No Saturday morning trip to town was, for me, complete without a trip to the local library or the local bookshop. I remember devouring the children’s library bare of books, and our bookshop was the the local WHSmith’s in the days when they did have proper book departments. A treat would be to go to Cambridge where I could lose myself in the (now sadly closed) Heffers Children’s Bookshop. Bookshops, have always been a place where you could find new books by authors you loved, or discover brilliant new authors you’d never heard of before. There’s something special about bookshops when it comes to discovering and falling in love with books and stories.
Now though, I’m not just a Reader, and a Writer but an author of the Indie breed. As such, I am, unapologetically in bed with Amazon. I would counter this to say that whilst I am in bed with Amazon and my debut novel The End Of All Worlds, it really is a marriage of convenience. For me telling a story and a good book is where it’s at, and if that means that to get new books out there that some publishing company have deemed “not to be for them” you have to go an Indie route that involves eBooks and multi-national conglomerates, then that’s the bed that I’m going to have to lie in.
I get less of a royalty but my book is opened out to a wider enough distribution as possible (I still get as much or more than I would per copy than a traditional publishing deal), and this means that, should they want to, your chain or your local independent bookshop can order copies. Why wouldn’t I do that? Why would I want to exclude real bookshops from being able to stick my book?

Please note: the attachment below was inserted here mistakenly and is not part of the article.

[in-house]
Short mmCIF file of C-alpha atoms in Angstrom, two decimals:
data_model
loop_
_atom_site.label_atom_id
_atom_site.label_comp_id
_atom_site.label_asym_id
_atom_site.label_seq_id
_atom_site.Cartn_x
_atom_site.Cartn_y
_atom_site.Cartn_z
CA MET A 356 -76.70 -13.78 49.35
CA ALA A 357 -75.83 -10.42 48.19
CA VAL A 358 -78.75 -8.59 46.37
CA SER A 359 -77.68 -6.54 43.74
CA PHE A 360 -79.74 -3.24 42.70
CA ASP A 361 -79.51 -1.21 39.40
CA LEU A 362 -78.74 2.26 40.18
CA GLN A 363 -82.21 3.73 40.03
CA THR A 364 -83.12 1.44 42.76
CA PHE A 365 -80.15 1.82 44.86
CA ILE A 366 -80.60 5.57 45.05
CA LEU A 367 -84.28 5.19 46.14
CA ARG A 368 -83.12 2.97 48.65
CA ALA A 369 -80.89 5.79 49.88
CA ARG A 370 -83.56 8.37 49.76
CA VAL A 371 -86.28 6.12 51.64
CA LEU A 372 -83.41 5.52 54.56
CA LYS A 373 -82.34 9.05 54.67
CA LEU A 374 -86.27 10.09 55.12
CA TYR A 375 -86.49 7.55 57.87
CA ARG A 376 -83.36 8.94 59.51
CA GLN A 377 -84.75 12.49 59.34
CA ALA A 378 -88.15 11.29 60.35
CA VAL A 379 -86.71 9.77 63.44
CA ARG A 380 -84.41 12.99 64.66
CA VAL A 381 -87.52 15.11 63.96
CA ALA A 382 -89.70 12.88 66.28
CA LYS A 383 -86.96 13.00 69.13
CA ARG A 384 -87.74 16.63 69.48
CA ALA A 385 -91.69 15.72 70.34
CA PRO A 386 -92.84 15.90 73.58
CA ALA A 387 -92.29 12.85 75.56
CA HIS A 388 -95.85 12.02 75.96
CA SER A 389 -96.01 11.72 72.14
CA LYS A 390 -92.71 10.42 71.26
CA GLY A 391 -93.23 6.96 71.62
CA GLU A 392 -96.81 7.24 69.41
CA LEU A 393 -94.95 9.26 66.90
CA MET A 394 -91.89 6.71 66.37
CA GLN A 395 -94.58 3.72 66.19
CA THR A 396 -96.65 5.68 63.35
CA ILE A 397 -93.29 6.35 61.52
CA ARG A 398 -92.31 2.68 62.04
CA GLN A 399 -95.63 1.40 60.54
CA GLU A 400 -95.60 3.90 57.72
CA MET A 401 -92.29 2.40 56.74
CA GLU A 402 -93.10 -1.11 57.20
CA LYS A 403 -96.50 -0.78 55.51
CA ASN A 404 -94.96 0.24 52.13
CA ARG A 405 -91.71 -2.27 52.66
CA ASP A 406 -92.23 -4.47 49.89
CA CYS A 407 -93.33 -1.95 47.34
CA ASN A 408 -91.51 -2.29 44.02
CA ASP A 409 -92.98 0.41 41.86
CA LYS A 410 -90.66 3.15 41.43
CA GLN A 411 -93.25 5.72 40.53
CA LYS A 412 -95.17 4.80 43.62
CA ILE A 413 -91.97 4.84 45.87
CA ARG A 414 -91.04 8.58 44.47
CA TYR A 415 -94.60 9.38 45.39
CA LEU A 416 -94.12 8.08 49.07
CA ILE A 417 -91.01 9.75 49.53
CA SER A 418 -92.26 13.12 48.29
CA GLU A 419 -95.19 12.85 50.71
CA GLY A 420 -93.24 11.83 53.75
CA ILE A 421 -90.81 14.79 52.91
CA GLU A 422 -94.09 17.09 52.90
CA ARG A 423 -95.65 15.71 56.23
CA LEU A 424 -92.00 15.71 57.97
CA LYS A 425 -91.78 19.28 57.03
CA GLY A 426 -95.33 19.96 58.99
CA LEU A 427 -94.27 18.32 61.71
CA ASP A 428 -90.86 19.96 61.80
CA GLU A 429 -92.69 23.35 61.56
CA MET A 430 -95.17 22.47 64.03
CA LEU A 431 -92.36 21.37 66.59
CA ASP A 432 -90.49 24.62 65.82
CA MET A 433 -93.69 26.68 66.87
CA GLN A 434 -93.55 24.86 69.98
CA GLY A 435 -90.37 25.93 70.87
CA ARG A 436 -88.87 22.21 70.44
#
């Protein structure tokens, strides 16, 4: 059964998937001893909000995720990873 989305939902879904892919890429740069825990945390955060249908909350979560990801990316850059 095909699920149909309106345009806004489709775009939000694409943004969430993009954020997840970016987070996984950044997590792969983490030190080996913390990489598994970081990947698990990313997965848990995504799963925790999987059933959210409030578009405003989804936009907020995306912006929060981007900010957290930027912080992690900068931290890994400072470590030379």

Amazon is convenient, sometimes all too convenient, but you can’t beat a proper bookshop. Just the other week I was on holiday in the New Forest and I wanted to get myself a copy of Susan Cooper’s new book Ghost Hawk. I want to the brilliant Fordingbridge Bookshop on the release date but they didn’t have it. As I was going home the next day I thought I’ll order it from Amazon… it turned out they couldn’t despatch it for 7-10 days…. at 3pm I phoned Fordingbridge Books back and ordered it. By lunchtime three following day I had it in my hands. Now that’s service.